Compliance Report under the Freedom of Information Act. Id. According to Plaintiffs, the DOL
found significant violations by Defendant of the FLSA applicable to all of J S Express’s fleet
drivers across the United States. Id. Plaintiffs further contend that the DOL determined that
Defendant misclassified all J S Express courier or fleet drivers as independent contractors, and
that the investigation of Defendant’s pay practices found thousands of minimum wage and
overtime violations amounting to more than ten million dollars of wages owed to fleet drivers.
Id. at 1, 5. After receiving notice of this collective action, the DOL abated its own enforcement
action in lieu of this lawsuit. Id. at 4-5.
A. Issuance of Notice to Similarly Situated Persons Under 29 U.S.C. § 216(b)
Section 7 of the FLSA requires that employers pay non-exempt employees overtime
compensation of one and one-half times the regular hourly wage for all hours worked in excess
of forty hours. 29 U.S.C. § 207. Section 6 of the FLSA requires that employers pay employees a
weekly statutory minimum wage. 29 U.S.C. § 206. A collective action under the FLSA to
recover overtime compensation, minimum wages and liquidated damages may be maintained,
“by any one or more employees for and in behalf of himself or themselves and other employees
similarly situated.” 29 U.S.C. § 216(b). Unlike a Rule 23 class action, a collective action under
the FLSA is pursued on an “opt-in” basis, requiring employees to provide their consent in writing
to join the action. Id.; Schmaltz v. O'Reilly Auto. Stores, Inc., No. 4:12CV1056 JAR, 2013 WL
943752, at * 3 (E.D. Mo. Mar. 11, 2013) (citing Ford v. Townsends of Ark., Inc., No.
4:08CV509, 2010 WL 1433455, at *8 (E.D. Ark. Apr. 9, 2010)).
The FLSA does not define the term “similarly situated.” Kautsch v. Premier Commc’n,
504 F. Supp.2d 685, 689 (W.D. Mo. 2007). Moreover, the Eighth Circuit has not yet decided the
standard for determining whether employees are “similarly situated.” Id. at 688; Schmaltz, 2013
WL 943752, at * 3. District courts in this circuit, however, consistently apply a two-step analysis
to the question of conditional certification. See, e.g., Kennedy v. Boulevard Bank, No. 4:12CV40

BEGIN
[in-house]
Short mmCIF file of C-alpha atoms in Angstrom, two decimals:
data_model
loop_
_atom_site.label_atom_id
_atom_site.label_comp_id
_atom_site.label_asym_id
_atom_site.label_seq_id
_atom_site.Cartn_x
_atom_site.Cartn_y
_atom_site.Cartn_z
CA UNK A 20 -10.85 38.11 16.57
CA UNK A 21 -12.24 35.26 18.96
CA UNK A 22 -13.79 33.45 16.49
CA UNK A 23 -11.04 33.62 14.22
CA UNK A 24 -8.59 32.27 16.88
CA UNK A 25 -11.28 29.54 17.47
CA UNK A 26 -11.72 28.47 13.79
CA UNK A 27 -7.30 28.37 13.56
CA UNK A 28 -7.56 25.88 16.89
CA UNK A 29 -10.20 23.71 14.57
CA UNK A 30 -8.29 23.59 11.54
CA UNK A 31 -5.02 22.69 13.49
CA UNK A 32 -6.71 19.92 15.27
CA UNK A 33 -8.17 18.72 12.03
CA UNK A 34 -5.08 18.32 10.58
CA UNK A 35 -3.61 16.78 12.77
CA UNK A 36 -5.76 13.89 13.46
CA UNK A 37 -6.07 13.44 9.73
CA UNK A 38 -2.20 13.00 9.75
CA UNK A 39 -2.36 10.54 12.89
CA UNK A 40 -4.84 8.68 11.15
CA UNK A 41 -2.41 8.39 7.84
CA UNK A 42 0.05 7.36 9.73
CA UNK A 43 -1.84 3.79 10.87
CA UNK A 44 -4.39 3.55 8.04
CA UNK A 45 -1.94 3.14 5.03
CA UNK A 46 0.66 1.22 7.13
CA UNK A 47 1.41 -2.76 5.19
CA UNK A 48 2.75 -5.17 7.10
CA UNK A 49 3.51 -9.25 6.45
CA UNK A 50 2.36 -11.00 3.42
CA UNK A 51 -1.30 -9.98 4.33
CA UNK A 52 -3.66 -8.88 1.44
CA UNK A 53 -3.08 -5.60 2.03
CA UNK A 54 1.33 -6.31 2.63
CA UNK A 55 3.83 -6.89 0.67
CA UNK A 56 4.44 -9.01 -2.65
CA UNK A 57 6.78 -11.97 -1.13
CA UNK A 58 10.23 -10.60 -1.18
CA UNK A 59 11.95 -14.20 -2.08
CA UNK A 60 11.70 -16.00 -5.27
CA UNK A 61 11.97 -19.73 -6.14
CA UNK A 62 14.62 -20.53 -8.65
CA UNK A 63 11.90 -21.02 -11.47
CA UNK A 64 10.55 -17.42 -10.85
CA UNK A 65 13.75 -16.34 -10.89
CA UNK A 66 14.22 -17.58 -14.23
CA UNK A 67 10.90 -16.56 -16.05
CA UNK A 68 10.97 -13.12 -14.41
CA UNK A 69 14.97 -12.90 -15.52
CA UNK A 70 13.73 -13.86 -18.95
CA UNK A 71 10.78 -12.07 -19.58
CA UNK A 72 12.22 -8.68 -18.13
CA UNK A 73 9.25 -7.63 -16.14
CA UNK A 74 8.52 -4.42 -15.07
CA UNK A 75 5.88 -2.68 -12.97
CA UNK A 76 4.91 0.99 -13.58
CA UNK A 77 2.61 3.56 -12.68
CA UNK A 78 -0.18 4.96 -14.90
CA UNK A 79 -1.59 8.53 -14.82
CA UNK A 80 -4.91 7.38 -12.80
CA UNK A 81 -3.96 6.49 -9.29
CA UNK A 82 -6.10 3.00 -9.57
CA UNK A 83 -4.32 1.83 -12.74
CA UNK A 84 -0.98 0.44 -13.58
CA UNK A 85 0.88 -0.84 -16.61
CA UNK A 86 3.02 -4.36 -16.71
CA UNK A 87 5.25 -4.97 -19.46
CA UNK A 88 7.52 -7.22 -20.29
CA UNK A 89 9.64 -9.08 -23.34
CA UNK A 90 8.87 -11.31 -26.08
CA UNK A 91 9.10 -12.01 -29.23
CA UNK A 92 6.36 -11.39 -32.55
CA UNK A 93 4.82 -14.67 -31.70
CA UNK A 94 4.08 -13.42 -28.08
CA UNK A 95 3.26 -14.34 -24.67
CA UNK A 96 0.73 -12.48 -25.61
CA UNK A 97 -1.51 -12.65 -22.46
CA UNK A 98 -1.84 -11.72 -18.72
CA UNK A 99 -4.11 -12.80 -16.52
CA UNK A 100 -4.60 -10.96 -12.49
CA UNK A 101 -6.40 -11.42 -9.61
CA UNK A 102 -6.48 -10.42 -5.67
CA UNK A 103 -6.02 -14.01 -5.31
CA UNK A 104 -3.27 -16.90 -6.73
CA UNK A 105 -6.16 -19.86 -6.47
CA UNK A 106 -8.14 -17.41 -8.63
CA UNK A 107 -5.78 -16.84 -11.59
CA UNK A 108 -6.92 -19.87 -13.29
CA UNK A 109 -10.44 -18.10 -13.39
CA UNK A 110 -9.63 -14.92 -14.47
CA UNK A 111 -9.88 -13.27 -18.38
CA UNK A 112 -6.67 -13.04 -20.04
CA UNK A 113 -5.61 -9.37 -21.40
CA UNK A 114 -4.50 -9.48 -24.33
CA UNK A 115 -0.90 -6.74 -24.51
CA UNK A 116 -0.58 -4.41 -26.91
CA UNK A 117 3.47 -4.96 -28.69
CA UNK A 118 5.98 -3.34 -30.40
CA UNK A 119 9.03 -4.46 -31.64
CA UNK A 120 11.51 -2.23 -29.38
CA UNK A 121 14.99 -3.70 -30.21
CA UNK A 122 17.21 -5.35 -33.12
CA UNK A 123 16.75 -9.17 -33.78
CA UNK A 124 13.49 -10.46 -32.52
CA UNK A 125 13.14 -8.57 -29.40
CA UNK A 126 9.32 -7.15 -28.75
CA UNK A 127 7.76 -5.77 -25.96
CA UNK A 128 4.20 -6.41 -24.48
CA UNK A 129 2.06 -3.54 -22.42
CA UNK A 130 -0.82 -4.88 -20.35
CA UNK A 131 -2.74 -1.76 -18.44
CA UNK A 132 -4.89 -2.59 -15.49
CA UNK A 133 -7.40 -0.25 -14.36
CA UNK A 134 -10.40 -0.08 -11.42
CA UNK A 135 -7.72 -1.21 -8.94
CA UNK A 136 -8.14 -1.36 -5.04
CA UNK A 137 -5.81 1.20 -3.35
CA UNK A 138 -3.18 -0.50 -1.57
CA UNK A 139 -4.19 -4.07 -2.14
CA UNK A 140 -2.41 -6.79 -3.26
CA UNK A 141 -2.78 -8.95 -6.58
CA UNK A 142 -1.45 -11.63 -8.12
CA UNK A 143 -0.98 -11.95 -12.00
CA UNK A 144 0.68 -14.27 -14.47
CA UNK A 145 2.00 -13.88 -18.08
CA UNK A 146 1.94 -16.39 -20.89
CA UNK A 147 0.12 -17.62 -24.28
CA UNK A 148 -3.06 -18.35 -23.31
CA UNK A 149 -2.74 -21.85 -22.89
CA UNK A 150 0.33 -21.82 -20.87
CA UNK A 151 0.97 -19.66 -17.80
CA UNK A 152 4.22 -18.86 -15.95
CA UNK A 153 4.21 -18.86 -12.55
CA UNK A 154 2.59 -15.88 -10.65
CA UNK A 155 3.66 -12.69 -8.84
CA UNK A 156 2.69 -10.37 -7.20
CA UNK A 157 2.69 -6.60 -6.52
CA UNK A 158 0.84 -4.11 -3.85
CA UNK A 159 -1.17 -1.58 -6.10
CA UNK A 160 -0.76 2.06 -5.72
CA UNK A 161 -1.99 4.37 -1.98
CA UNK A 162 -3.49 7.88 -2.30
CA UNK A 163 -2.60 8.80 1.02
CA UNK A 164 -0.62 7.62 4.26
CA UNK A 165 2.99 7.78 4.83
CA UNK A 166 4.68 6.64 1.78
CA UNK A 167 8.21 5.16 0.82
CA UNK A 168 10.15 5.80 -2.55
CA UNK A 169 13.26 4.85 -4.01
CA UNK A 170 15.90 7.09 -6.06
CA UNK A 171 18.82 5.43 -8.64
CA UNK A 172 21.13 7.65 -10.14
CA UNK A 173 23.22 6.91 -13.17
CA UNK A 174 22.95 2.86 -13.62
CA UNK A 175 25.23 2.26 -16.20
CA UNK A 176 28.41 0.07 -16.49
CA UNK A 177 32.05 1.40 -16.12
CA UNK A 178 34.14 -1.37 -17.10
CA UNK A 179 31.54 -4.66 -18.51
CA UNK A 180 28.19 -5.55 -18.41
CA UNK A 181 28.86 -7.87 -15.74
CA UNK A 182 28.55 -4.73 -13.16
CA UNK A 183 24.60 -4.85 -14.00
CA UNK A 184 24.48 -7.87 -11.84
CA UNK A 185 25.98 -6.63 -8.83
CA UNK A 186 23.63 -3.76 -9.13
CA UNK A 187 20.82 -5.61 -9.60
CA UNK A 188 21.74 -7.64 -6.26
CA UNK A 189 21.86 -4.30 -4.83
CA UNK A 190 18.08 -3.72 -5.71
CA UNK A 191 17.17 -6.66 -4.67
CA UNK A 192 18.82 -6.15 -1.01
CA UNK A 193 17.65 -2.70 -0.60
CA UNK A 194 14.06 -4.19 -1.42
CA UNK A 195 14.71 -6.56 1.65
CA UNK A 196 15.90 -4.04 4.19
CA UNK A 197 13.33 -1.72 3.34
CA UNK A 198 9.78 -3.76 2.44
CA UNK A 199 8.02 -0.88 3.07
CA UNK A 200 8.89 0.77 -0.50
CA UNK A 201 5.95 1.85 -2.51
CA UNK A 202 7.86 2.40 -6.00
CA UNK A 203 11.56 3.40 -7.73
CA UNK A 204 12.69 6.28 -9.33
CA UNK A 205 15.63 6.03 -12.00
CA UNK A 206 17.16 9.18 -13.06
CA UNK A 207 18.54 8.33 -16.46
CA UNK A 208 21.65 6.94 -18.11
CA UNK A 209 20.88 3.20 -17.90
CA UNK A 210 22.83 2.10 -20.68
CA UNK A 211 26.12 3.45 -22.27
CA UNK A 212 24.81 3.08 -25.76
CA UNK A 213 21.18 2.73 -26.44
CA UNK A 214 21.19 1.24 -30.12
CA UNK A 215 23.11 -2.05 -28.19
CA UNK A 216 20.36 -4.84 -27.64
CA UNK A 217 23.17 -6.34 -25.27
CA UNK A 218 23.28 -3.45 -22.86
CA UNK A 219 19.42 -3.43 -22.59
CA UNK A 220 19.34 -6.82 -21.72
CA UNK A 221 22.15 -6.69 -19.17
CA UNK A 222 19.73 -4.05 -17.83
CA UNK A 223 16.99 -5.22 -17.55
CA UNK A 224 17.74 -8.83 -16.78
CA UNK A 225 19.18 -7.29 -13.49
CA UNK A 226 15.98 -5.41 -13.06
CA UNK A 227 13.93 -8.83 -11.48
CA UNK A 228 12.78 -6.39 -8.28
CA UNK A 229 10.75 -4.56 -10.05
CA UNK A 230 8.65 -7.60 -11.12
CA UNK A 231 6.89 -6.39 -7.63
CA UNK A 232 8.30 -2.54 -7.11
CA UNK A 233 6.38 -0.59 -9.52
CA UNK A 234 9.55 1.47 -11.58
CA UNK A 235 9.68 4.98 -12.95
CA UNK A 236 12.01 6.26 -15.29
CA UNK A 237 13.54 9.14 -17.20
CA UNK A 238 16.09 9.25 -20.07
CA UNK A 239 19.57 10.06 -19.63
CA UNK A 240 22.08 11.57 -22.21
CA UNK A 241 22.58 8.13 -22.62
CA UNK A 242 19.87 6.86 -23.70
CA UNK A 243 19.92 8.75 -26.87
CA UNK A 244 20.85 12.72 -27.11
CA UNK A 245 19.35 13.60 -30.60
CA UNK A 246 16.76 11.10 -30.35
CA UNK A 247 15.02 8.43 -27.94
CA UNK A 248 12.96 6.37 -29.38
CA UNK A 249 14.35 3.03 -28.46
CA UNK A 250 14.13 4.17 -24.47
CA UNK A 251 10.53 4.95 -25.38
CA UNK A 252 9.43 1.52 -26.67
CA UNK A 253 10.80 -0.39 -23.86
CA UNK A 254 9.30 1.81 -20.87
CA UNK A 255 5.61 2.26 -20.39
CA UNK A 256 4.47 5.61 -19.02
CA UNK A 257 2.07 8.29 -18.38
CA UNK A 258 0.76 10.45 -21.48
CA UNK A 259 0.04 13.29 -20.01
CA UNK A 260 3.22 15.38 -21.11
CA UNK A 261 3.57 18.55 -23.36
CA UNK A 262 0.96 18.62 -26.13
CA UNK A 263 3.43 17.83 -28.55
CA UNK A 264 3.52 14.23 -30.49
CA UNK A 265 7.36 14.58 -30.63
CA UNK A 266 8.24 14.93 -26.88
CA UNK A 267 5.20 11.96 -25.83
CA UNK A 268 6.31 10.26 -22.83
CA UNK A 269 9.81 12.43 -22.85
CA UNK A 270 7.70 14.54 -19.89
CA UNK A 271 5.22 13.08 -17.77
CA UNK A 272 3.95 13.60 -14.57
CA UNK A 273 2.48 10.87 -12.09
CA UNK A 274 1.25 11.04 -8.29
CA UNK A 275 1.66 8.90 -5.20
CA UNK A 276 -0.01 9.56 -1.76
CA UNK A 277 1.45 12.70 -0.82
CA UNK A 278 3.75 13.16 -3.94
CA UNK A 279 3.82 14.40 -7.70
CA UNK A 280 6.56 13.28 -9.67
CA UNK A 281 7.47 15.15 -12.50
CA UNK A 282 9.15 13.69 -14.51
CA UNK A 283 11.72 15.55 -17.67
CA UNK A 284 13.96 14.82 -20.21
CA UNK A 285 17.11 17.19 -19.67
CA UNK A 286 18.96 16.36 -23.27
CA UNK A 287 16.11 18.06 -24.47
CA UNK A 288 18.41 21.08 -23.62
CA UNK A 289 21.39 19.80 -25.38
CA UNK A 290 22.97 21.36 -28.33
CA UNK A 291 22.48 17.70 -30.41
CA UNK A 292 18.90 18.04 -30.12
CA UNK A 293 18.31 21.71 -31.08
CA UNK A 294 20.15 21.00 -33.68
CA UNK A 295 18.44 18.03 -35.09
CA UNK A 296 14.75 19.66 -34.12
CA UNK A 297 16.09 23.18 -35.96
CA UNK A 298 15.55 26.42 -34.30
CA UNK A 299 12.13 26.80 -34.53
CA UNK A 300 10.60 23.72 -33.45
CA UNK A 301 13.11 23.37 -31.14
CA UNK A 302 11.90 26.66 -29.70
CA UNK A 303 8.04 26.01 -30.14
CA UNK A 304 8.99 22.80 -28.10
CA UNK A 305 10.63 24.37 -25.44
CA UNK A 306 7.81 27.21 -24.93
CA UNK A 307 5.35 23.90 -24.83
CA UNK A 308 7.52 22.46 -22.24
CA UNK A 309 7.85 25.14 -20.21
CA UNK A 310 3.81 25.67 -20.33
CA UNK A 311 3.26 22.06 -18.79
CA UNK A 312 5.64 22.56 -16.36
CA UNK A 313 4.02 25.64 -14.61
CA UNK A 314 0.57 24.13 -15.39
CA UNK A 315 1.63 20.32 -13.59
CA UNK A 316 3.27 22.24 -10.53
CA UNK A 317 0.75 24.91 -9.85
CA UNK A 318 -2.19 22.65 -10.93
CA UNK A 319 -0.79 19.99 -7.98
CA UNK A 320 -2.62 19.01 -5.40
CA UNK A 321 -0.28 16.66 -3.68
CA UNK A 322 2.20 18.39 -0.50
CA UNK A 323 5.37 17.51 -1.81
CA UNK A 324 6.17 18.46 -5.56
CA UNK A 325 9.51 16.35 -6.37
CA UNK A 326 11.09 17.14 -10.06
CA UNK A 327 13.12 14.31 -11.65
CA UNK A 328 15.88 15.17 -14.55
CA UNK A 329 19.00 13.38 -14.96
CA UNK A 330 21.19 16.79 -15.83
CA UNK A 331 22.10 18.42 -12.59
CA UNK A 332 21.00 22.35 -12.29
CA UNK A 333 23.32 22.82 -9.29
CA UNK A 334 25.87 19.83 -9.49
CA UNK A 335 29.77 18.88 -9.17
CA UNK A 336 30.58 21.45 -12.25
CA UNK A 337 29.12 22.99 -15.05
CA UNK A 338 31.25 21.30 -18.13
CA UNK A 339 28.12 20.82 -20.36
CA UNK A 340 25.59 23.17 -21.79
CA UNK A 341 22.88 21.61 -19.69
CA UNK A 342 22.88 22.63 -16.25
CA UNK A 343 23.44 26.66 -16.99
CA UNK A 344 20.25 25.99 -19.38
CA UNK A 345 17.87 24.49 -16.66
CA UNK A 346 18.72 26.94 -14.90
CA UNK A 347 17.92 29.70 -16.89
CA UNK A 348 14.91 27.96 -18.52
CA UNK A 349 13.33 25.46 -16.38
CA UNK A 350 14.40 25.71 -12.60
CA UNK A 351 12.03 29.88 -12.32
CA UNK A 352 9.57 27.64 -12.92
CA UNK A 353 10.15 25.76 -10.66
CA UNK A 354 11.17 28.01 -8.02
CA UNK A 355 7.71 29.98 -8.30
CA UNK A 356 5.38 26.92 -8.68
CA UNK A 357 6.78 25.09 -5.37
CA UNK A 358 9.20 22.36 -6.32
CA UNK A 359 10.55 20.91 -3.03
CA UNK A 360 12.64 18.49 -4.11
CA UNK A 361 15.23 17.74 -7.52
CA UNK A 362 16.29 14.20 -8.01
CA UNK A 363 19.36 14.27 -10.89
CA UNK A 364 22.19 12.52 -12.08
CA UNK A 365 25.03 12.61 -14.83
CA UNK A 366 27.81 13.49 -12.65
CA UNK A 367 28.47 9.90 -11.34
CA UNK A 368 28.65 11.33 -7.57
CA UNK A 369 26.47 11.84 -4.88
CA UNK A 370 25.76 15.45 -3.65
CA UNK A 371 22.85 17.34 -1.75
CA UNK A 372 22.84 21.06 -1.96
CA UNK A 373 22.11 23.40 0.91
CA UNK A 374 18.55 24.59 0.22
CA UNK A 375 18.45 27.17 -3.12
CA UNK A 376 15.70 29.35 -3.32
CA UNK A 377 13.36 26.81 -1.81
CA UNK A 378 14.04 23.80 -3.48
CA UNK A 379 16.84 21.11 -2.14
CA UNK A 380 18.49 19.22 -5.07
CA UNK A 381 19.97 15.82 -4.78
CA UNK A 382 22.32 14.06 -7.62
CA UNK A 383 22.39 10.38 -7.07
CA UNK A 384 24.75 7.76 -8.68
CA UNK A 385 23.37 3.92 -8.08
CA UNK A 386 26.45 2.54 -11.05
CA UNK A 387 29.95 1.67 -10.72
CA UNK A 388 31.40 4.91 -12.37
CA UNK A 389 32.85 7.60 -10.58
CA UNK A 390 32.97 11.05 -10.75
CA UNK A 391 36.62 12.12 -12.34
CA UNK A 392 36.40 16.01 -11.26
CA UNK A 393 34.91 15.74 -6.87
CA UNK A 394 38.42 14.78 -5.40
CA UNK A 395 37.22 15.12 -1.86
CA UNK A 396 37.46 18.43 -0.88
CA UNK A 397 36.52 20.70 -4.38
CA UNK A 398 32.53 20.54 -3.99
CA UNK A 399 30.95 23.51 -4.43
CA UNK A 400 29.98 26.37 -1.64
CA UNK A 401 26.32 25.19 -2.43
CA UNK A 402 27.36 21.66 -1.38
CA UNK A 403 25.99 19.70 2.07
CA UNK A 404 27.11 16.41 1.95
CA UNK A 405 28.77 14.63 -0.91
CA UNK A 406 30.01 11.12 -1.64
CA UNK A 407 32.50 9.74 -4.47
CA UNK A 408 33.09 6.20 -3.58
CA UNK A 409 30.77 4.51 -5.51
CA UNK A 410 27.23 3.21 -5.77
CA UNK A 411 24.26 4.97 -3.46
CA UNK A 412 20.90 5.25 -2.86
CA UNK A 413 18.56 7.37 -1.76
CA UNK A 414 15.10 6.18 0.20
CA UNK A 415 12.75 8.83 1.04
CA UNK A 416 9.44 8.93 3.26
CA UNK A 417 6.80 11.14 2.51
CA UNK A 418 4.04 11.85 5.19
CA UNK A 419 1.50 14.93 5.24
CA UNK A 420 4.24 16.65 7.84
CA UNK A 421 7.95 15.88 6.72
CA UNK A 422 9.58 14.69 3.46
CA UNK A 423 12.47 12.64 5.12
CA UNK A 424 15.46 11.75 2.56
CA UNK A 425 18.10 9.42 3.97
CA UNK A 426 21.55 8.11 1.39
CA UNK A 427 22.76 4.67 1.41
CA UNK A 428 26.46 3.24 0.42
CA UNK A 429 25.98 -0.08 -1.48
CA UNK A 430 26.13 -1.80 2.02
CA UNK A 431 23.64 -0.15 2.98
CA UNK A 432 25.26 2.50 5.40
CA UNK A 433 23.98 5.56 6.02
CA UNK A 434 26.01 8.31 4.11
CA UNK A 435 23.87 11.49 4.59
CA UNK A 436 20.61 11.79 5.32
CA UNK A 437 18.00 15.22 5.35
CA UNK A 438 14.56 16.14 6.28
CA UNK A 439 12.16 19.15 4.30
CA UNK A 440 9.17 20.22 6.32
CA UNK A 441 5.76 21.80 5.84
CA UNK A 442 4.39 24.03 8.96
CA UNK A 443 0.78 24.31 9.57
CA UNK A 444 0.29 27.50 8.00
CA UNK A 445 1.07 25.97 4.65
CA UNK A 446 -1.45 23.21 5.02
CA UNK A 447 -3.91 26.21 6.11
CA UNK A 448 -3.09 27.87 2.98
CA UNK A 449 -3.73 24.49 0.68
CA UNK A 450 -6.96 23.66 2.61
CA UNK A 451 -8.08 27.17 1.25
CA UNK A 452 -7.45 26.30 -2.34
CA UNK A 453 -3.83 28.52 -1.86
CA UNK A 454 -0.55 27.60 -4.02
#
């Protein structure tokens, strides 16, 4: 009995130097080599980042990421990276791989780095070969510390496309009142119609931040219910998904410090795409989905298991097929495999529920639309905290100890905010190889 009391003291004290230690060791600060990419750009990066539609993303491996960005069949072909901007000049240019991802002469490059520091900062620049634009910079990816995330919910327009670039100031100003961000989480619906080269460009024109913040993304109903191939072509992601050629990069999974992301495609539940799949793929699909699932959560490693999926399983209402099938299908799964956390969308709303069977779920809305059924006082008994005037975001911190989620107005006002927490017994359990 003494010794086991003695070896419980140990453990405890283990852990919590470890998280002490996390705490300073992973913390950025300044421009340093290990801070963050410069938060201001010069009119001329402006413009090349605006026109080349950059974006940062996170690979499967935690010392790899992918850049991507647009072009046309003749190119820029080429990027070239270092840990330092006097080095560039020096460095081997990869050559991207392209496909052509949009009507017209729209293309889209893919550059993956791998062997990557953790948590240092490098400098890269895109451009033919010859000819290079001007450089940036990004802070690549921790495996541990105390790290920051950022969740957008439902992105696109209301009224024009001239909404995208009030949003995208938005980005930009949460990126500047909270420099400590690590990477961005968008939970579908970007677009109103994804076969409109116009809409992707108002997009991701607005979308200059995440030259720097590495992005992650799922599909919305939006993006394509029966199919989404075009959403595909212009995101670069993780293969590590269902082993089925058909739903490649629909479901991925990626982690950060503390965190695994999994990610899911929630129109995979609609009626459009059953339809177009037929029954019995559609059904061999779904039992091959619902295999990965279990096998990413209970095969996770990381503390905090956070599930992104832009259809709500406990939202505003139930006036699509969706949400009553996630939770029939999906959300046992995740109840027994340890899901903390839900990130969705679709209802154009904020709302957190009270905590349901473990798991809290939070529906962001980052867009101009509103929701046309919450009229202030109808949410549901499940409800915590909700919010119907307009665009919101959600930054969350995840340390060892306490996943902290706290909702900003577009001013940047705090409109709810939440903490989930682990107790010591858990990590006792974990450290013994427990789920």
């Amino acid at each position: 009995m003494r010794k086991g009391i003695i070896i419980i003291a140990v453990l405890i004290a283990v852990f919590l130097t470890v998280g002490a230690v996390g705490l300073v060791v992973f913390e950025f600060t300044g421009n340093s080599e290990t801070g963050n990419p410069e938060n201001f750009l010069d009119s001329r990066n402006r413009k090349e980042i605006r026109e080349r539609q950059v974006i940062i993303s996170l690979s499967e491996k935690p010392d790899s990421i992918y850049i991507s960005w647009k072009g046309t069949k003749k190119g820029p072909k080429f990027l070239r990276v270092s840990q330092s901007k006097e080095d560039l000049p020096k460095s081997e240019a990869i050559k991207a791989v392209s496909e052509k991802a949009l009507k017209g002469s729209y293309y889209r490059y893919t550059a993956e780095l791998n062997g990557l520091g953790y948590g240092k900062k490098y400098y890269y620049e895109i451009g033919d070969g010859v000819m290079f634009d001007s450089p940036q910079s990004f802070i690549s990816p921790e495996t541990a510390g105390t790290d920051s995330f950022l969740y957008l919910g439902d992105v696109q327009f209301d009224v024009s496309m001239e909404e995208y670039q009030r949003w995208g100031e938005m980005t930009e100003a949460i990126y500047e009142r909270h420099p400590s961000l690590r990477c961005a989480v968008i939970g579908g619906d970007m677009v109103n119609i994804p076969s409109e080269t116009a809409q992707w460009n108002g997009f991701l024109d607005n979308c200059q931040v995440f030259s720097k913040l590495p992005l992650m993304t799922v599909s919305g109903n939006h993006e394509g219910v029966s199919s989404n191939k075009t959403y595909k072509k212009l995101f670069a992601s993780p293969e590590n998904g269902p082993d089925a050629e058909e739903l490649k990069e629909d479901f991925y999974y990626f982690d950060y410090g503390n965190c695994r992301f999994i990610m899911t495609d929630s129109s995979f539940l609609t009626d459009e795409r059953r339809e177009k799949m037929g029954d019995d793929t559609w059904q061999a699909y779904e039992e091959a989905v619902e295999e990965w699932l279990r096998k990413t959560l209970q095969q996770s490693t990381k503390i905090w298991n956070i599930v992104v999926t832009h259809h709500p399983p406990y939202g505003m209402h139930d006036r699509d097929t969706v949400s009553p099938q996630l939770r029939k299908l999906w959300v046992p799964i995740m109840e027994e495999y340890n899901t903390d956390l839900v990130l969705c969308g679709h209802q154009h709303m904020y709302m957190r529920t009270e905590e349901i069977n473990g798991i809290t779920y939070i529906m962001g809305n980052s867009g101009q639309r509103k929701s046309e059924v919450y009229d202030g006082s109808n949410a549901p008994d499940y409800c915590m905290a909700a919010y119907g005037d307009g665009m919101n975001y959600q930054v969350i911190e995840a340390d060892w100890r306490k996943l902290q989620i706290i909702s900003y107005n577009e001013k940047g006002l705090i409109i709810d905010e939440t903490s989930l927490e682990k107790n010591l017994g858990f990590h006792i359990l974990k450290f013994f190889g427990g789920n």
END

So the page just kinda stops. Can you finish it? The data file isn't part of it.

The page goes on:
JCH, 2012 WL 3637766, at *2 (E.D. Mo. Aug. 22, 2012); Ondes v. Monsanto Co., No.
4:11CV197 JAR, 2011 WL 6152858, at *2 (E.D. Mo. Dec. 12, 2011); Perrin v. Papa John's
Intern., Inc., No. 4:09CV01335 AGF, 2011 WL 4089251, at *2 (E.D. Mo. Sept. 14, 2011);
Beasely v. GC Servs. LP, 270 F.R.D. 442, 444 (E.D. Mo. 2010); and Littlefield v. Dealer
Warranty Servs., LLC, 679 F. Supp.2d 1014, 1016 (E.D. Mo. 2010). Under this two-step
process, the plaintiff first moves for class certification at an early stage in the litigation.
Kautsch, 504 F. Supp.2d at 688. A plaintiff's burden when seeking conditional certification is
not onerous and the merits of a plaintiff's claims are not considered. Id. Plaintiffs can meet this
burden by making a modest factual showing based upon the pleadings and affidavits. Ondes,
2011 WL 6152858, at *3 (citations omitted). Conditional certification “requires nothing more
than substantial allegations that the putative class members were together the victims of a single
decision, policy or plan.” Littlefield, 679 F. Supp.2d at 1017. The plaintiff “need not show that
members of the conditionally certified class are actually similarly situated.” Dernovish v. AT & T
Operations, Inc., No. 090015CVWODS, 2010 WL 143692, at *1 (W.D. Mo. Jan. 12, 2010)
(internal quotations and citation omitted). The Court will not make any credibility
determinations or findings of fact with respect to contradictory evidence presented by the parties
at this initial stage. Perrin, 2011 WL 4089251, at * 3 (citing Luiken v. Domino's Pizza, LLC, No.
09516DWF/AJB, 2010 WL 2545875, at * 2 (D. Minn. June 21, 2010)).
The second step of the process occurs when the defendant moves to decertify the class.
Ford, 2010 WL 1433455, at * 3; Beasley, 270 F.R.D. at 444; Dernovish, 2010 WL 143692, at *
1. This typically is done after the close of discovery, when the Court has much more information
and is able to make a more informed decision. Schmaltz, 2013 WL 943752, at * 3. “If the claims
are not similarly situated, the Court decertifies the class and the opt-in plaintiffs are dismissed
without prejudice.” Id. (citing Garner v. Regis Corp., No. 03-5037, 2004 WL 5455905, at * 2